There is hardly a day goes by where Motorbike Writer’s email inbox isn’t bombarded by spam, mainly from Pakistan leather motorcycle gear manufacturers.
They offer ridiculously cheap prices and say their gear is the equivalent of top-quality products.
I usually ignore them and send them to the waste bin.
However, when one of them offered to send me a leather jacket for review and support their claims, I thought there was no harm in checking it out.
I won’t say which company it is, but they are probably all the same.
I gave them my size and measurements and the $US59.50 leather jacket arrived just a few days later.
First thing I noticed even before I opened the package was how light it felt.
My favourite Harley-Davidson leather jacket weighs 240g, whereas this weighs 40g.
It feels flimsy, has mostly single stitching, no official certification, no armour and the leather feels fake and certainly the thinnest we’ve come across.
The quilted lining also has no thickness and offers little wind protection.
When I tried it on, the jacket was a little short in the sleeves.
We cannot recommend this jacket for anything more than leisure wear.
While many reputable and well-known motorcycle clothing manufacturers have their gear made in Pakistani, Chinese, India or other Asian factories, they are made to a certain agreed standard.
Buying direct and online from independent manufacturers in these countries is not advisable, judging by the quality of this product.
We took the jacket to Phil Rudd of HiSide Leathers, Brisbane, who has been around the industry “a bazillion years”.
He says it’s made of goat leather which tears easily. It’s so thin, they have backed it with a thin layer of Dacron to prevent it from tearing.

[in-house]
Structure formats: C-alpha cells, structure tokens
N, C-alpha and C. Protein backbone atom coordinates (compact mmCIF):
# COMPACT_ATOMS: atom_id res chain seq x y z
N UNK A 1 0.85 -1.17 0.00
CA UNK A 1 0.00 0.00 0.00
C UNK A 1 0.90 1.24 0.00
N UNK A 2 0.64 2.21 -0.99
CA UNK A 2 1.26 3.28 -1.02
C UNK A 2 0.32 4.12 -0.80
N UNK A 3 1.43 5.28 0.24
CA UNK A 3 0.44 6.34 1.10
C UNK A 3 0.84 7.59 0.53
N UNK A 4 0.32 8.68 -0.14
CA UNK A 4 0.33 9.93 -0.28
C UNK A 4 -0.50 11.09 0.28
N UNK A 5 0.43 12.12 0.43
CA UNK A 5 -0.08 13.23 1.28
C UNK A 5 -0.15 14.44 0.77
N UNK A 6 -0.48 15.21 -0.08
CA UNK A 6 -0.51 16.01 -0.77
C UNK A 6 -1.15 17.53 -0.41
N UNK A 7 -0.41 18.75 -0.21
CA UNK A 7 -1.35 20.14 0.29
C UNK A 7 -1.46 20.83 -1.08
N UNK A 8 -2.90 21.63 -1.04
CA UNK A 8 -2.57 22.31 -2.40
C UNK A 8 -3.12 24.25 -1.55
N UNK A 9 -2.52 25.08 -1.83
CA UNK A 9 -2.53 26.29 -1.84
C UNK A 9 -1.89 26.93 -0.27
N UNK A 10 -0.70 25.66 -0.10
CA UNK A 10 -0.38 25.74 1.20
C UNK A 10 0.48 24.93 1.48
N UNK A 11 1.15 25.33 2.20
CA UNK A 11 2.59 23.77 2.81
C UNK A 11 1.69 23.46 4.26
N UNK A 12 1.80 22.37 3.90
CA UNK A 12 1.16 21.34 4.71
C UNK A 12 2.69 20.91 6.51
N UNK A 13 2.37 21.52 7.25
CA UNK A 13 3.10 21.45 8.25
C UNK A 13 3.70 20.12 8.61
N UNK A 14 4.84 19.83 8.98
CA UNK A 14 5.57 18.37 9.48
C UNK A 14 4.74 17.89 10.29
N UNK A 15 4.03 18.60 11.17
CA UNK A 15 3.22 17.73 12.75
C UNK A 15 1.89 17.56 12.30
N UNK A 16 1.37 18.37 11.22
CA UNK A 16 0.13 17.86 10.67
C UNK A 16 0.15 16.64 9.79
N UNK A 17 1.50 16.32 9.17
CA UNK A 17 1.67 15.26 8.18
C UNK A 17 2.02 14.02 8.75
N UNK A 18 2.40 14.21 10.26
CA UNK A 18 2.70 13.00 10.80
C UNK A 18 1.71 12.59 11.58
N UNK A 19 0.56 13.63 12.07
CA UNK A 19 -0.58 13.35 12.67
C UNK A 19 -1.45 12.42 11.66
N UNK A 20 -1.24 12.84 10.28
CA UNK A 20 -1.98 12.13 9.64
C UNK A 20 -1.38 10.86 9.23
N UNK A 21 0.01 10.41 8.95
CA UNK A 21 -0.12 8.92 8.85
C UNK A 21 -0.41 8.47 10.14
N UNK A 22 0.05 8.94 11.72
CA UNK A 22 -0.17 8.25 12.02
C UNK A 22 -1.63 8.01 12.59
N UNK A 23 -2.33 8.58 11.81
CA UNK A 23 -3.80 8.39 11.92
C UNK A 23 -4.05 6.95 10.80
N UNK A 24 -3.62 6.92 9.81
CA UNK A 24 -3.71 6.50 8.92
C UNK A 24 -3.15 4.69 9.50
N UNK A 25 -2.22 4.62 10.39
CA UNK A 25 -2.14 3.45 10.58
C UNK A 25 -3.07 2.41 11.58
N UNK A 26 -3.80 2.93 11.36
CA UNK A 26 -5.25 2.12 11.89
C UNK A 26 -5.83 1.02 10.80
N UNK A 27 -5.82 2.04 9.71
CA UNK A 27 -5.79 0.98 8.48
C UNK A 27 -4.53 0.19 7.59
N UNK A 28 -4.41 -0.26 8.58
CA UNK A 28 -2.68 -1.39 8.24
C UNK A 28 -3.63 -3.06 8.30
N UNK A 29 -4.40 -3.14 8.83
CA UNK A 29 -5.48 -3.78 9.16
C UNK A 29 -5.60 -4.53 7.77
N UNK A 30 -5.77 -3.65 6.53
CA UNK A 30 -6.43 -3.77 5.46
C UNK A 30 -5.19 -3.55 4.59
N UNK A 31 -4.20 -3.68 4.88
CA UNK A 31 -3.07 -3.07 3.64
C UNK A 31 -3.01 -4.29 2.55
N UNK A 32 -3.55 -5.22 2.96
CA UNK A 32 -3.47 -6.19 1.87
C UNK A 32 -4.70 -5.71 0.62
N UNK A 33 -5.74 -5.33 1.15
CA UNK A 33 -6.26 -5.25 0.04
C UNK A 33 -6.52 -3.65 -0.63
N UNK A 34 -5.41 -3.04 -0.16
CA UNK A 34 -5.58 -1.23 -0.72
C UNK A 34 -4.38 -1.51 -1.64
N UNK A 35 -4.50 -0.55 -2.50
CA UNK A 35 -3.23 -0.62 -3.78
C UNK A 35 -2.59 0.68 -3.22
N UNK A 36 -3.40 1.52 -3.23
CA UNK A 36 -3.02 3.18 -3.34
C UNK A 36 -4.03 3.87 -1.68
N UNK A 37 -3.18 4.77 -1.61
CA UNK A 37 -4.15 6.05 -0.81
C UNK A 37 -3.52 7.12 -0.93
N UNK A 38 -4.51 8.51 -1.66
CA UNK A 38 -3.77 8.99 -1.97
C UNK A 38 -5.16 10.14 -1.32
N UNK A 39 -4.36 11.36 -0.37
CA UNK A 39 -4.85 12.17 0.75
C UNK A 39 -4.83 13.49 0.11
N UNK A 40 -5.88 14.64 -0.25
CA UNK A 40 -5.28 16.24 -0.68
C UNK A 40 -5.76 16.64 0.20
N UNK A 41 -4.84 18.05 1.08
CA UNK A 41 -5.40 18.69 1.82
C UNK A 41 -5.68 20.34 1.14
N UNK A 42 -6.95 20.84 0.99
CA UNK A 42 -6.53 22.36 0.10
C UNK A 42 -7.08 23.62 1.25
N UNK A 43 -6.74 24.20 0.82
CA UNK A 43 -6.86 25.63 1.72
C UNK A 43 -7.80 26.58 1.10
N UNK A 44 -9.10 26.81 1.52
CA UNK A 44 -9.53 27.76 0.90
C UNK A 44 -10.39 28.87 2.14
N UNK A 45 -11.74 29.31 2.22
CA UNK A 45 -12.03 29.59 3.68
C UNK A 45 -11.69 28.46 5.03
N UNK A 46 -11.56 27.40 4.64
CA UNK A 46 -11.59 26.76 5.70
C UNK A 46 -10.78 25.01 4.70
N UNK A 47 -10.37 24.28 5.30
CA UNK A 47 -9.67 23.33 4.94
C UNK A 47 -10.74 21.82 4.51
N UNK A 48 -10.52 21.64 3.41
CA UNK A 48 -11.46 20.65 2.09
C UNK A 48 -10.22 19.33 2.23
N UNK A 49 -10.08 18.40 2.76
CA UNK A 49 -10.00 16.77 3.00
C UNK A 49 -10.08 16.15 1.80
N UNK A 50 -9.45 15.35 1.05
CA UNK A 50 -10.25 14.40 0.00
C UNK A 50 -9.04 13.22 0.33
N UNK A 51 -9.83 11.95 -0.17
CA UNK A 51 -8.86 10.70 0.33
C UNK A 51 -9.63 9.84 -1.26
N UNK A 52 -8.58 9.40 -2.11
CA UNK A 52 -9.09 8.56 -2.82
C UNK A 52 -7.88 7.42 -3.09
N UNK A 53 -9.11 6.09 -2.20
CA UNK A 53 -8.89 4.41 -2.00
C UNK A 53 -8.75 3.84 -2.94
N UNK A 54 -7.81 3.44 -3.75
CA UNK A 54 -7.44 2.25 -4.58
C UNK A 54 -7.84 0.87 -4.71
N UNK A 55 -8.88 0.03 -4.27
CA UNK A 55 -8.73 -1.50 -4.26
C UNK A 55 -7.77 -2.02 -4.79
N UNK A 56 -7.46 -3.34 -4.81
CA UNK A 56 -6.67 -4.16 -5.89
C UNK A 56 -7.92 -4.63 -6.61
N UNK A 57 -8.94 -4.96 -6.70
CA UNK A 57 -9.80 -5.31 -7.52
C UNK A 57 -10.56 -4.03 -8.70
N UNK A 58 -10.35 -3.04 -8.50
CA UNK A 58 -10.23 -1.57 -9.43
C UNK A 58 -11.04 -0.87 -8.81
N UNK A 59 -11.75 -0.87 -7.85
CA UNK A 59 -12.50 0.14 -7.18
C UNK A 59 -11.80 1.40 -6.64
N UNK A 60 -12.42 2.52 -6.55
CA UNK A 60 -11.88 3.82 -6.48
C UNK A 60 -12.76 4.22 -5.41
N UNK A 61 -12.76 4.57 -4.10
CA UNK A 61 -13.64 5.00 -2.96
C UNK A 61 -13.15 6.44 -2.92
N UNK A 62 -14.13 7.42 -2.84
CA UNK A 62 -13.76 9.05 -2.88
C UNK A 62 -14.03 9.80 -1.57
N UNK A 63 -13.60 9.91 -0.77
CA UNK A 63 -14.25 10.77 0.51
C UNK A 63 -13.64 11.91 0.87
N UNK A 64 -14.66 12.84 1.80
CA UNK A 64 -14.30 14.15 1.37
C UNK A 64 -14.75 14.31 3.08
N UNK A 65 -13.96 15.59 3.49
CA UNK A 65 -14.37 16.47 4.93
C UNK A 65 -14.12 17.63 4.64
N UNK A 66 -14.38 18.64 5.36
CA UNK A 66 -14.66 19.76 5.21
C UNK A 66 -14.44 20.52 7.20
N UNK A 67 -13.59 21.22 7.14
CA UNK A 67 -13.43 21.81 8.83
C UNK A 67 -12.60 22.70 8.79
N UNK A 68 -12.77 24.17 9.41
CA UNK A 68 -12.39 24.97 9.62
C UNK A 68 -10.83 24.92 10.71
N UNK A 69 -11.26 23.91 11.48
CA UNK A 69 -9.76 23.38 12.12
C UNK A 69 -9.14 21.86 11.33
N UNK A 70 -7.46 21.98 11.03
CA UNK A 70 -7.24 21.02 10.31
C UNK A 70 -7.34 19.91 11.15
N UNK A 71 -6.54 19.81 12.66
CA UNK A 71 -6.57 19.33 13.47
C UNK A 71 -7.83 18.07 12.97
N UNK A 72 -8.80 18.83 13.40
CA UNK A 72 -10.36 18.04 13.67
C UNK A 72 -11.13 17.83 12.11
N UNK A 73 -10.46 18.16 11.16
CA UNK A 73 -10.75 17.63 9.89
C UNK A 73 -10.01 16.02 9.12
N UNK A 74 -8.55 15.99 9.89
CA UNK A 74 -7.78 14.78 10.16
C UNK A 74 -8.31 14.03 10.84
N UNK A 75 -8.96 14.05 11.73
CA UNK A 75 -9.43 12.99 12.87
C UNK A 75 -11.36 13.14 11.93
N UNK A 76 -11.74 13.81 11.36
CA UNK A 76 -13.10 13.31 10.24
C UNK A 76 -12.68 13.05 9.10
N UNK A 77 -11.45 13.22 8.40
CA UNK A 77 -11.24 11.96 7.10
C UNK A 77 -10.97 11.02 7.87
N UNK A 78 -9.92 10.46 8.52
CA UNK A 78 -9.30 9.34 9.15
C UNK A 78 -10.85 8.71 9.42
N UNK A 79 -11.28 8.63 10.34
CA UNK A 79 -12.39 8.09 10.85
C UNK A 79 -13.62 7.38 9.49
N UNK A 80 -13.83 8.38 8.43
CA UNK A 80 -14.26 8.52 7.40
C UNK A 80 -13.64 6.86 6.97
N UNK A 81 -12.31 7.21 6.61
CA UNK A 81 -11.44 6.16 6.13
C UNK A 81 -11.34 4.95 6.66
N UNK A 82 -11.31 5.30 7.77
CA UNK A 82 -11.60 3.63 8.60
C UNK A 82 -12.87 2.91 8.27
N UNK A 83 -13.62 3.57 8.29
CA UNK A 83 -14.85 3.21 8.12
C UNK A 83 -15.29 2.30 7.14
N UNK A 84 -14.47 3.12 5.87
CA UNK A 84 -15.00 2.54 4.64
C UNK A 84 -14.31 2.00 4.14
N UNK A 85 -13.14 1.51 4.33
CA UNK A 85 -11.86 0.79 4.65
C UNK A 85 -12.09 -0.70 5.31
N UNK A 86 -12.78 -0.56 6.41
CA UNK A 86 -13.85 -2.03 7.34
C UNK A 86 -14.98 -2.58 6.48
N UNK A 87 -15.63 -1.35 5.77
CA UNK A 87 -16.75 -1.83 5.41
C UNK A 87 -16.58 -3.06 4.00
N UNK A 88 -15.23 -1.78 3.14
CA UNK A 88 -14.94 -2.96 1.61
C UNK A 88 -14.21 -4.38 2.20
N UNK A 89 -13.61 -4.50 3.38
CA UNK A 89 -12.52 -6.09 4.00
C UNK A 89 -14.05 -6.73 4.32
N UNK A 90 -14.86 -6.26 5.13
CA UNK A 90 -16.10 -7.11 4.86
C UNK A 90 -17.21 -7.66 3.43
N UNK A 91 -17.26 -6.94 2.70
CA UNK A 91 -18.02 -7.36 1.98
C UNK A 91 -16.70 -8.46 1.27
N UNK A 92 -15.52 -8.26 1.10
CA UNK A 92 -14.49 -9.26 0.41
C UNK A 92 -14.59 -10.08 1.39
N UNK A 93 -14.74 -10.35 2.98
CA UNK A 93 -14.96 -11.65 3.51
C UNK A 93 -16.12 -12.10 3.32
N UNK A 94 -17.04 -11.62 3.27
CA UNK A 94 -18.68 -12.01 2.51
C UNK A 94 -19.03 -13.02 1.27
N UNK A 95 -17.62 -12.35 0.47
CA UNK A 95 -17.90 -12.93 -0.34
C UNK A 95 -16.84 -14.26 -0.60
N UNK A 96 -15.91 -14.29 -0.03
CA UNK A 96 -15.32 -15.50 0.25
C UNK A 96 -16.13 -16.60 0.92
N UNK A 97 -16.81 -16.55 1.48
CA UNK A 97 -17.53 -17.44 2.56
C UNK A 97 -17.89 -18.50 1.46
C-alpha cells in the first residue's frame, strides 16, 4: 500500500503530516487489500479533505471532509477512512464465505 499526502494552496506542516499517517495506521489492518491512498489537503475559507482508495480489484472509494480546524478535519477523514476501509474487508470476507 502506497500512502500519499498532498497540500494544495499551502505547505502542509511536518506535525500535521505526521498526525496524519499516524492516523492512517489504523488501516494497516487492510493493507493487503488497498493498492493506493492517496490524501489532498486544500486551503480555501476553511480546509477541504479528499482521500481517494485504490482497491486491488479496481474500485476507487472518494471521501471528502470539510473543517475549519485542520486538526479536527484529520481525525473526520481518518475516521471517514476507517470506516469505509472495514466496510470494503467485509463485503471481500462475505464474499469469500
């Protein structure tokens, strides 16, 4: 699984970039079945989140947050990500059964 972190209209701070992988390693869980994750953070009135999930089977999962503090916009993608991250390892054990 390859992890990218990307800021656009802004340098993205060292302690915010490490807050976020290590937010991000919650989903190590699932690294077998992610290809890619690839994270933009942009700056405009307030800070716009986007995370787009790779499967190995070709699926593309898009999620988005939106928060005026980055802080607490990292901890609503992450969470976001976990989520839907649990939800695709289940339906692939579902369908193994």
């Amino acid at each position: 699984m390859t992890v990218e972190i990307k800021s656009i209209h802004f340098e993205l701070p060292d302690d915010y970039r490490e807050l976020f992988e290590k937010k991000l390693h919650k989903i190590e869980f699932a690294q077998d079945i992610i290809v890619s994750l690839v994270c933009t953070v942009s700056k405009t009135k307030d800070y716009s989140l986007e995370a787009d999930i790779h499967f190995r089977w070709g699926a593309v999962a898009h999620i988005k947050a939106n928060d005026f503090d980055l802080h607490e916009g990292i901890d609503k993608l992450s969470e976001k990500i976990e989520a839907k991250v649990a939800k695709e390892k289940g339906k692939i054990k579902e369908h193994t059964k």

There are no metal eyelets in the neck and waist straps so they will tear where the buckle joins them, Phil warns.
He also claims the YKK zips are not authentic because they are different colours and the stopper is a different size from the zip assembly.
Phil warns that Asian manufacturers will often substitute identical-looking materials that are inferior quality.
“This is probably a sample which is well made, but you can’t guarantee they will all be the same,” he says.
“This is a nice leisure jacket, but it’s not a motorcycle jacket. It’s a disgrace.”
Until an Australian star rating system for protective motorcycle gear is introduced, riders should check for European CE labels. There is no such label on this jacket.
Look for EN13595-1 (level 1 and 2) for clothing where the abrasion resistance for level 1 clothing is 4 seconds and above, and level 2 is 7 seconds and above.
The number for the armour approval standard is EN1621-2 (previously EN1621-1) followed by a letter which corresponds to the location such as S for shoulder, E for elbow, K for knee etc.
I contacted the company that sent me this jacket and explained my concerns and they promised to “provide certification” and make the changes I wanted.
They also tried to post ads on my Facebook site, but have now been banned.